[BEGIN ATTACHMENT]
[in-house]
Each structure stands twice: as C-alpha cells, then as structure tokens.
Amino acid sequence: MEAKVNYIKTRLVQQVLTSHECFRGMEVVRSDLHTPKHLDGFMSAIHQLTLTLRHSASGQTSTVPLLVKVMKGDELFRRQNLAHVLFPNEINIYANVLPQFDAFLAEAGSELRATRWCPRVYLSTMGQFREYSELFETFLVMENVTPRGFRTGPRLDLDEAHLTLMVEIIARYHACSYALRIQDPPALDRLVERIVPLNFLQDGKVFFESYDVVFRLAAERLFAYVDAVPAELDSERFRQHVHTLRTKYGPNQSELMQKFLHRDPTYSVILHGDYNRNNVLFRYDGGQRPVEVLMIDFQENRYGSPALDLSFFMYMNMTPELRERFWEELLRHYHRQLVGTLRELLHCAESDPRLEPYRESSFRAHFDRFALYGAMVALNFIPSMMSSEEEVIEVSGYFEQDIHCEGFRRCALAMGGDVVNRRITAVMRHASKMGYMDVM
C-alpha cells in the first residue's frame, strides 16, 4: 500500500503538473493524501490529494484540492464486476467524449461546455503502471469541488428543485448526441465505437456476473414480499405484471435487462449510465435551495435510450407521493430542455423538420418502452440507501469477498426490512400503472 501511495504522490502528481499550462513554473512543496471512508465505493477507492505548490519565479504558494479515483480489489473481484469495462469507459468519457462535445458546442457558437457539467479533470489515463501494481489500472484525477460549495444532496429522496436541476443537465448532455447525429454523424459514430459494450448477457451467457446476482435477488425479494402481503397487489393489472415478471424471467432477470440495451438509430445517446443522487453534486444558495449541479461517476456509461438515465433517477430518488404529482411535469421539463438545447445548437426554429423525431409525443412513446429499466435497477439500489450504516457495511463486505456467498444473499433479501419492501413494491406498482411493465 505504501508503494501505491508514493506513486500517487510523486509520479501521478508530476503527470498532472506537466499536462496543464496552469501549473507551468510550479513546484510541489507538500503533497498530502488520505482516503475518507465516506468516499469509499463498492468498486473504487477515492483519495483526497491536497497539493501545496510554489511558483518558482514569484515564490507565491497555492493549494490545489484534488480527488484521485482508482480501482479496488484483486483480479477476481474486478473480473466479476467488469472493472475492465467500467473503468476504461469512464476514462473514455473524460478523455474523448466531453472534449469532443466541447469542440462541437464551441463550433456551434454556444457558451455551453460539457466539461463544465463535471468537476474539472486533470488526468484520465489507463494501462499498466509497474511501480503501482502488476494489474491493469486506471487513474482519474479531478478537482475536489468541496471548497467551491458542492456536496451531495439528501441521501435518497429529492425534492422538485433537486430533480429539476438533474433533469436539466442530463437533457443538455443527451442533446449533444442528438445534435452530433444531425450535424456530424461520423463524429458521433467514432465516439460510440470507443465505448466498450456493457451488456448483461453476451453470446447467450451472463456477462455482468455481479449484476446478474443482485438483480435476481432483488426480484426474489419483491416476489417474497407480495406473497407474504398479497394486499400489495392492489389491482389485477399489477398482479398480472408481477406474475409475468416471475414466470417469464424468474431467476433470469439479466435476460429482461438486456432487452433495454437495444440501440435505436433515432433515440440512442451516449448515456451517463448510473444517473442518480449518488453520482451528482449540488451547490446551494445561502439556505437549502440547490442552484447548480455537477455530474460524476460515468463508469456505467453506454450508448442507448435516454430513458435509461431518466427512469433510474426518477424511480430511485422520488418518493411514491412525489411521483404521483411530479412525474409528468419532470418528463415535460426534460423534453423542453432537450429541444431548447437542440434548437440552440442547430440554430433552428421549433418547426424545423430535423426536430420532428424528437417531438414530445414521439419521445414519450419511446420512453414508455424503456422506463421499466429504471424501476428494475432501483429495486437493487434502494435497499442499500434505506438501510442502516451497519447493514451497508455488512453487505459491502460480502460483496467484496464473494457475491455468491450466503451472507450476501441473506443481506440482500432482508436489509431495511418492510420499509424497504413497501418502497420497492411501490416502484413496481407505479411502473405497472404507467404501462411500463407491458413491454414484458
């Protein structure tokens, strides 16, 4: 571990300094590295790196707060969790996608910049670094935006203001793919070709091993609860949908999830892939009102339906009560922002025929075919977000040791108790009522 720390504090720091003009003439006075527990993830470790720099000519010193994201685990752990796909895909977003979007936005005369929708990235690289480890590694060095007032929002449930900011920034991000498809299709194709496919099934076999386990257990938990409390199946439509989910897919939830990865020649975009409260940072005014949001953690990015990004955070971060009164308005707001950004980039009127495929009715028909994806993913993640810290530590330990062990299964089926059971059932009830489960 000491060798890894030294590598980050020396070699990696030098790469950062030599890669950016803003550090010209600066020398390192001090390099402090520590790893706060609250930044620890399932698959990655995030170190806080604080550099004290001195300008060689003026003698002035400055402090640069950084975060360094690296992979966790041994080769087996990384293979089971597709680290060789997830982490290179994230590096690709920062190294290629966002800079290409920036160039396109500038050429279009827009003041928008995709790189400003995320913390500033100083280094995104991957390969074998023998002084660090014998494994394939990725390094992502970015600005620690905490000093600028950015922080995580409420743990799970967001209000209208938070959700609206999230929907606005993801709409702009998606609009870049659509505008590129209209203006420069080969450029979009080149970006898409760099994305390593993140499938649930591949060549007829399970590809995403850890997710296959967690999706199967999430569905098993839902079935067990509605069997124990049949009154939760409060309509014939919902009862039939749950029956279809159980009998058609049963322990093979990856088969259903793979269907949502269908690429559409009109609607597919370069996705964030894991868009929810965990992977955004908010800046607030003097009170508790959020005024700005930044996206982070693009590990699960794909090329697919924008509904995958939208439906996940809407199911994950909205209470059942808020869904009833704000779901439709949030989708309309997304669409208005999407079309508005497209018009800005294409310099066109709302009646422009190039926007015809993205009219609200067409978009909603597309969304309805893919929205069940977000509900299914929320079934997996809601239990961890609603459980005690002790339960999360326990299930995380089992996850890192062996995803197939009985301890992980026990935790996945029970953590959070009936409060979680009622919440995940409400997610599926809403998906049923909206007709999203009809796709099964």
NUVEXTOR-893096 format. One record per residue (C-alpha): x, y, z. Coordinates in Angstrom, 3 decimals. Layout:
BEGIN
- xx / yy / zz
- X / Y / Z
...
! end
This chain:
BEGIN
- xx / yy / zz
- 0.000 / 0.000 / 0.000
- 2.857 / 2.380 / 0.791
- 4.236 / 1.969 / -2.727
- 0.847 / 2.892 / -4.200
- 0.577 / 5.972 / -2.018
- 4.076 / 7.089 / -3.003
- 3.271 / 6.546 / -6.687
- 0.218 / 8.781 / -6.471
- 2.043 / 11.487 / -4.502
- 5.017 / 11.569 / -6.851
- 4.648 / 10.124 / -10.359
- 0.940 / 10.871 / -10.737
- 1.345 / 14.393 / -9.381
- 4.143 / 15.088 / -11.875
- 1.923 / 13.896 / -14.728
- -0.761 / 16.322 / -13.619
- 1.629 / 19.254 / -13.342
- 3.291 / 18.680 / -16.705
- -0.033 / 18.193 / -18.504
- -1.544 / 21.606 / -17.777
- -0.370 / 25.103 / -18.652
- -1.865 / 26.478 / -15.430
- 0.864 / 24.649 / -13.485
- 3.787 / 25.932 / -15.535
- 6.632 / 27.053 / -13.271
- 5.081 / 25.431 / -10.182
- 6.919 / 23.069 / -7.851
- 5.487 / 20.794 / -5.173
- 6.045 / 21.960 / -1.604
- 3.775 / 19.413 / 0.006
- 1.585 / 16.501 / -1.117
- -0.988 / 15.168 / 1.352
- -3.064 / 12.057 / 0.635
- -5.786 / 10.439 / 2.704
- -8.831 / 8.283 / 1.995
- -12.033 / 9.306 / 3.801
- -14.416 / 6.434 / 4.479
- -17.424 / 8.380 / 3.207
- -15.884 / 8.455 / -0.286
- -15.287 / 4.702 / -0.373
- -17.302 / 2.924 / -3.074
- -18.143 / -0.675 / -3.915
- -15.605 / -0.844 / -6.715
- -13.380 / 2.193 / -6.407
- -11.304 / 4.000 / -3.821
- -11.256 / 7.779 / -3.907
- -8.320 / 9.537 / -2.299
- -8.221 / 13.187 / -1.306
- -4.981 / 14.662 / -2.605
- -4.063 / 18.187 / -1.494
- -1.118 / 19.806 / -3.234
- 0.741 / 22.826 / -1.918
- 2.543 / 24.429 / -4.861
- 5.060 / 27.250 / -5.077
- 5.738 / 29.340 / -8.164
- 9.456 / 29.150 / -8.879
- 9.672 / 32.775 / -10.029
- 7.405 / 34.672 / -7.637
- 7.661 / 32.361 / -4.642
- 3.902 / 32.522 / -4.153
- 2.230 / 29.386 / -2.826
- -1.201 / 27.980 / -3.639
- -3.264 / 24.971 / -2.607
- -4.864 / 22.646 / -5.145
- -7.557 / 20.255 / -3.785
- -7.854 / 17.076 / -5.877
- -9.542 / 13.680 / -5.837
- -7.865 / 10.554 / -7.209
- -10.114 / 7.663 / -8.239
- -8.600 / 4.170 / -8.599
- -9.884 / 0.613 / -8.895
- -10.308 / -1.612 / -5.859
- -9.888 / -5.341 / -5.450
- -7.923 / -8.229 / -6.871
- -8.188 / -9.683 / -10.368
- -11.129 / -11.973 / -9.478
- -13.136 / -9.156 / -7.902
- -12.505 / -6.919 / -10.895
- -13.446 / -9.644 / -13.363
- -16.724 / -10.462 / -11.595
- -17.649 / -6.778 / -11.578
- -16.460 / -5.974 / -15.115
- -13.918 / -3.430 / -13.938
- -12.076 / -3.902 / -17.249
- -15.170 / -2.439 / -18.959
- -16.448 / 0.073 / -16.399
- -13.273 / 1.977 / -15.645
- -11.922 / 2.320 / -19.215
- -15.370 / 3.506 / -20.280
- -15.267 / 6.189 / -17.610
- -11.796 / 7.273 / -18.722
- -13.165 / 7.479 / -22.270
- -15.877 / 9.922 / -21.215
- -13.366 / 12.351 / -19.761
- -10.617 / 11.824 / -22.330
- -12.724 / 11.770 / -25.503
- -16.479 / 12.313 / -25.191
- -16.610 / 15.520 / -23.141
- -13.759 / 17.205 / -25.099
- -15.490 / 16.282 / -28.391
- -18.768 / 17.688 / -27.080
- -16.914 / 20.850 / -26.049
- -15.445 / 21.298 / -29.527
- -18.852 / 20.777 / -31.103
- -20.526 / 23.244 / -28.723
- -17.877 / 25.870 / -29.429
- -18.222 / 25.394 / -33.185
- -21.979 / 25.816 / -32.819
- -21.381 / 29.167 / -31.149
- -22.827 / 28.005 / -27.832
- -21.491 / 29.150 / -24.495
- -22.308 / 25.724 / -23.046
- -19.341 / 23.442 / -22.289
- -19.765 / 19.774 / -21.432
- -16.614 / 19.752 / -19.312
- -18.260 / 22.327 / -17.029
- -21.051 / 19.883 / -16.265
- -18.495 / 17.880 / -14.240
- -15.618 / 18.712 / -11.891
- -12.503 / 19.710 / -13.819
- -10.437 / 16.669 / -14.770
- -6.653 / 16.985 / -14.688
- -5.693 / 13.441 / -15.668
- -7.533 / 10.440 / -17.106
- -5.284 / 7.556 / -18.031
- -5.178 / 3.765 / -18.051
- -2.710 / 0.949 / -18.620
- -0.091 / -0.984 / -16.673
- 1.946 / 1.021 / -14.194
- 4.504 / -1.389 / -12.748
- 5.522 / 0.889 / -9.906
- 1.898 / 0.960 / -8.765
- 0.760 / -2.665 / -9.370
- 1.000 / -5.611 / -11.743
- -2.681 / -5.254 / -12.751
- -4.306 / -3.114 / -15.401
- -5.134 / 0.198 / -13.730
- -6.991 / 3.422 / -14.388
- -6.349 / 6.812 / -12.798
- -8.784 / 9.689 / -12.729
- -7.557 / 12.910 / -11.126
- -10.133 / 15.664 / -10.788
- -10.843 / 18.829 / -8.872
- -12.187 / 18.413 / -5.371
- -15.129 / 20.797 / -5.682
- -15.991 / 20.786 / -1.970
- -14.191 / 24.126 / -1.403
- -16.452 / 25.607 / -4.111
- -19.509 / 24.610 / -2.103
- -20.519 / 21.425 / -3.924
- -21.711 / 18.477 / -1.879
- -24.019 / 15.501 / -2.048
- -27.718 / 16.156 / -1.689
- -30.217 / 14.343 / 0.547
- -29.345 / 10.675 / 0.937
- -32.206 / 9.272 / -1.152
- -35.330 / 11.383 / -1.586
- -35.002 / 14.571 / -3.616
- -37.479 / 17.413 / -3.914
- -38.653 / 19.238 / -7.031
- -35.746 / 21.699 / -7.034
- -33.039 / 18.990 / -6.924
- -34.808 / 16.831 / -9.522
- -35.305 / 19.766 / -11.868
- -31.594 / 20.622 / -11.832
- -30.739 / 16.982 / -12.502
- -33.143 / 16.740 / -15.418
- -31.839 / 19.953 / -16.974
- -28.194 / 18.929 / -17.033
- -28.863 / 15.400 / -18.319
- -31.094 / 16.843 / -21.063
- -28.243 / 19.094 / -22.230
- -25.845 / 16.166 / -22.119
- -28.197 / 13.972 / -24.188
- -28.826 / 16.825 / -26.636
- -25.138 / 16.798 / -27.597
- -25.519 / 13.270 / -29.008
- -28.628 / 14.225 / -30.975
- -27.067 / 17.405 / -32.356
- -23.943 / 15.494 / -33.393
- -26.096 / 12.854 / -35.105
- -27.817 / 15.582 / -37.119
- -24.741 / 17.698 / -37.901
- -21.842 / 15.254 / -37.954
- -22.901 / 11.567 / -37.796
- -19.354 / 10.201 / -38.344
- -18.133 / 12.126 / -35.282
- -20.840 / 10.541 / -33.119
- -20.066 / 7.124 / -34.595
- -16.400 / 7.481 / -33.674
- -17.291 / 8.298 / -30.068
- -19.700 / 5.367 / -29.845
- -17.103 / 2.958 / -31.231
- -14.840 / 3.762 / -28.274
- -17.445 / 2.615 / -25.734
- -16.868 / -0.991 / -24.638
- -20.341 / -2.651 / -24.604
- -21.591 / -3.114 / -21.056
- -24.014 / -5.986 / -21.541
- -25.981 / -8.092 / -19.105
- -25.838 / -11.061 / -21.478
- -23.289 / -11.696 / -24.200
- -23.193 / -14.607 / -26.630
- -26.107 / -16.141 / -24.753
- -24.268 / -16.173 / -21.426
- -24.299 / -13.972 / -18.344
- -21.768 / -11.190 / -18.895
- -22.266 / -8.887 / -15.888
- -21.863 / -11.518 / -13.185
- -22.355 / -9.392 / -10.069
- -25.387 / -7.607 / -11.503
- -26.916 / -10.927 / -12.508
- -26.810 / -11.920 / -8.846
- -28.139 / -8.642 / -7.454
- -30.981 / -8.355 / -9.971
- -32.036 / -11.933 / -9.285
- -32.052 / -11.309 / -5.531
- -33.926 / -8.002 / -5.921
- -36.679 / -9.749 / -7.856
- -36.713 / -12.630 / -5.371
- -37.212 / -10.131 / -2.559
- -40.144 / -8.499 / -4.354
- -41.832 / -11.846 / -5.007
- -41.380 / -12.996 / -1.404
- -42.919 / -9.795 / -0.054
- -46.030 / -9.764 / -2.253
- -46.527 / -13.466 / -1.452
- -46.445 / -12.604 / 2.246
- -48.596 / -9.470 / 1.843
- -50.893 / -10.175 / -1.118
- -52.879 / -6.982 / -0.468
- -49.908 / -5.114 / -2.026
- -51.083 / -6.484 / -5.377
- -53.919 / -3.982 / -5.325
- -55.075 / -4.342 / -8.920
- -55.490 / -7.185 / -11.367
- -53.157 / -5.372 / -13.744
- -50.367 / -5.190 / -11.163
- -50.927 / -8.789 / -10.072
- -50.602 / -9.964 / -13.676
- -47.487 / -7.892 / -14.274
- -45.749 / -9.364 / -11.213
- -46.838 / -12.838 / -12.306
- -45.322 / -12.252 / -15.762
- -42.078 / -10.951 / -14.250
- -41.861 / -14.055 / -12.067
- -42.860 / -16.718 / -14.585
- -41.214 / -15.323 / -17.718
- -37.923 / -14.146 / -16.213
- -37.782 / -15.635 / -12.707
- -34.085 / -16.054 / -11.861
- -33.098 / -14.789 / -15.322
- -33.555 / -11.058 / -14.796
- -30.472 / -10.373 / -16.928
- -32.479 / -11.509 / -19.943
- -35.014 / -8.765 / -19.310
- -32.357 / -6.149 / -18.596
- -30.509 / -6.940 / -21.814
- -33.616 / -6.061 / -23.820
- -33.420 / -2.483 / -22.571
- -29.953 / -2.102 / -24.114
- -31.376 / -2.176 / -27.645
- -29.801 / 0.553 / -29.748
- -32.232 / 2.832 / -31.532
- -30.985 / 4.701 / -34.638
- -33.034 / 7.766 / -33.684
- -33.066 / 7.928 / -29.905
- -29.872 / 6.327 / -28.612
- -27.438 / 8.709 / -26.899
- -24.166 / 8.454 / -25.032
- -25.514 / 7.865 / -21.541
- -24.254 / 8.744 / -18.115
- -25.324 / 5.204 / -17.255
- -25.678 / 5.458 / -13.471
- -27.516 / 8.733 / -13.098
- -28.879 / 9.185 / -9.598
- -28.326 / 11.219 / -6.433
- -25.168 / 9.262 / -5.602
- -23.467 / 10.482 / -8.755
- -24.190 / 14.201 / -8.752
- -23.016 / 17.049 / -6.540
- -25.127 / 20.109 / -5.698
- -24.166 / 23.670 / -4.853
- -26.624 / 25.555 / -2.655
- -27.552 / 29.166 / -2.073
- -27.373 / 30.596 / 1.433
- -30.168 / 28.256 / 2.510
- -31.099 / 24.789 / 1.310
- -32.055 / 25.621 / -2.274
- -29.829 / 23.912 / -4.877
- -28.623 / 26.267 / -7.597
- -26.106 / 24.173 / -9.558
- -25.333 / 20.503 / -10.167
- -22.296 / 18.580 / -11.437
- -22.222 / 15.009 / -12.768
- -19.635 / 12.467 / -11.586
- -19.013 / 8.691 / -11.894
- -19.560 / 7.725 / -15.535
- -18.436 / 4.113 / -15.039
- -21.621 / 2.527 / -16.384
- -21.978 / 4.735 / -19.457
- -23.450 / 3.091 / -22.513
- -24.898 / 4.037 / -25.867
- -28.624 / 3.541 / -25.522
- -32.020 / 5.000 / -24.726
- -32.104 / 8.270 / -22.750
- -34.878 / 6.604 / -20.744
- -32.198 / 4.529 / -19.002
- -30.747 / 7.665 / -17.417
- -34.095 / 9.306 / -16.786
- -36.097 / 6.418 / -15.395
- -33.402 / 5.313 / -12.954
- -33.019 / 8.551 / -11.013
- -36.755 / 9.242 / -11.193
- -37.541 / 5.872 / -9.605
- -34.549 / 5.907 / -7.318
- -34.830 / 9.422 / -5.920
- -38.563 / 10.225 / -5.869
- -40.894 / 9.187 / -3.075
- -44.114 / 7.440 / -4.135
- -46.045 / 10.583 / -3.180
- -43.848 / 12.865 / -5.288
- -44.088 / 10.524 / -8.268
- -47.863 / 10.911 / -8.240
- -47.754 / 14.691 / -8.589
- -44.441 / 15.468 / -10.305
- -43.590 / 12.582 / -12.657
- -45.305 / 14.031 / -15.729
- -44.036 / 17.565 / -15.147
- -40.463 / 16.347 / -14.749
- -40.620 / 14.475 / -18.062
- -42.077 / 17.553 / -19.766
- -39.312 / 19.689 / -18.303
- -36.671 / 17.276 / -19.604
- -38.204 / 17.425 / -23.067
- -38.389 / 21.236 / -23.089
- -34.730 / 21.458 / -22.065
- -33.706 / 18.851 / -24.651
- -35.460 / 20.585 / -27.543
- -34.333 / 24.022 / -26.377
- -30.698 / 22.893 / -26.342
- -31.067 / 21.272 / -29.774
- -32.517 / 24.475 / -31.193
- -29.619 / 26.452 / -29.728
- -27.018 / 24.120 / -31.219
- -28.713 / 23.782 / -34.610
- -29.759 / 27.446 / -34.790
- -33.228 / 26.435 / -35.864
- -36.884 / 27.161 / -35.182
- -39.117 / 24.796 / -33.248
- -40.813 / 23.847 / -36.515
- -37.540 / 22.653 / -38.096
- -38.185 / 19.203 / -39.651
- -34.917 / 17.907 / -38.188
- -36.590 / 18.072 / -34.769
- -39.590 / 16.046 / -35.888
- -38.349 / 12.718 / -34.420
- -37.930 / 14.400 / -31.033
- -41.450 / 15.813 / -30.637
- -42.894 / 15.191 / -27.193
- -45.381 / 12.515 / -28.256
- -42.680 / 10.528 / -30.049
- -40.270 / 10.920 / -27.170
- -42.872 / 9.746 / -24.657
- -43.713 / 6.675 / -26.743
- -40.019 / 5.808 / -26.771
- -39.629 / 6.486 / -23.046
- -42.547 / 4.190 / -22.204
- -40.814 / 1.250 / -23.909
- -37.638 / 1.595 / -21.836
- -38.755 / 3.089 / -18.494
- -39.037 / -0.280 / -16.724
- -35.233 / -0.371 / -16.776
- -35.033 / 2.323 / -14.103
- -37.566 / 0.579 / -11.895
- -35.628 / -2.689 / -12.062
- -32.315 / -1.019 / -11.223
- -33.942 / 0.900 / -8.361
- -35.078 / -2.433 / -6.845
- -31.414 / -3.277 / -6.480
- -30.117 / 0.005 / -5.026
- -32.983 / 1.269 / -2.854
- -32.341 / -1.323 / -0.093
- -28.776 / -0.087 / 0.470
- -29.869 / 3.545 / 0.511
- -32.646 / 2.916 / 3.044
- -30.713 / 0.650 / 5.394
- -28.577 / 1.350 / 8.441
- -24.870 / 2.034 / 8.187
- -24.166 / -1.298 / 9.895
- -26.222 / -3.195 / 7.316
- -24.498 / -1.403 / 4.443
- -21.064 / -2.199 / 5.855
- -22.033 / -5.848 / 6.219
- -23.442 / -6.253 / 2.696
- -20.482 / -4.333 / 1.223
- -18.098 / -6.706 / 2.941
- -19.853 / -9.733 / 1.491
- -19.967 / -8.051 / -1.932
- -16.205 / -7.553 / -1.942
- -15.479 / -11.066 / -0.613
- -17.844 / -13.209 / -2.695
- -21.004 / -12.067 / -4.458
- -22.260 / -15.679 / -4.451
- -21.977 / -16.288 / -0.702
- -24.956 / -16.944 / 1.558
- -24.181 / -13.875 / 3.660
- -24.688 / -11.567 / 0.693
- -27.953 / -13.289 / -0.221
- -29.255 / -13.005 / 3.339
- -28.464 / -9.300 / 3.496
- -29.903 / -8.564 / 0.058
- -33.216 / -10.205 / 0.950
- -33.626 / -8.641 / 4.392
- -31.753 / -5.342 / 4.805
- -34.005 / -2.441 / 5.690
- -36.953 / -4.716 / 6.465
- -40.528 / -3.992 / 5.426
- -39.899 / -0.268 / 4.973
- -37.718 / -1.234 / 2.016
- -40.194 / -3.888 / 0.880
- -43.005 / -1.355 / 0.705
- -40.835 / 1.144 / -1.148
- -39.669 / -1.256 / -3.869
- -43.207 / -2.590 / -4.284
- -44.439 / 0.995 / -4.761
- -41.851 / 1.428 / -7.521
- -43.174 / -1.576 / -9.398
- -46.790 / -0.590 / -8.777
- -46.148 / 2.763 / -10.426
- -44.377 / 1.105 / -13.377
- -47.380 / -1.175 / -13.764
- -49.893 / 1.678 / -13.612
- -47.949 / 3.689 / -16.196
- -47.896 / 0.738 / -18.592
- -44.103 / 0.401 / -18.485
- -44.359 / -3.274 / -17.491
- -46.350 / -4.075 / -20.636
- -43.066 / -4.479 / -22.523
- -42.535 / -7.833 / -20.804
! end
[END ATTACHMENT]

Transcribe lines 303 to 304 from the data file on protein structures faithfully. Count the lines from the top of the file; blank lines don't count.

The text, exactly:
- -32.055 / 25.621 / -2.274
- -29.829 / 23.912 / -4.877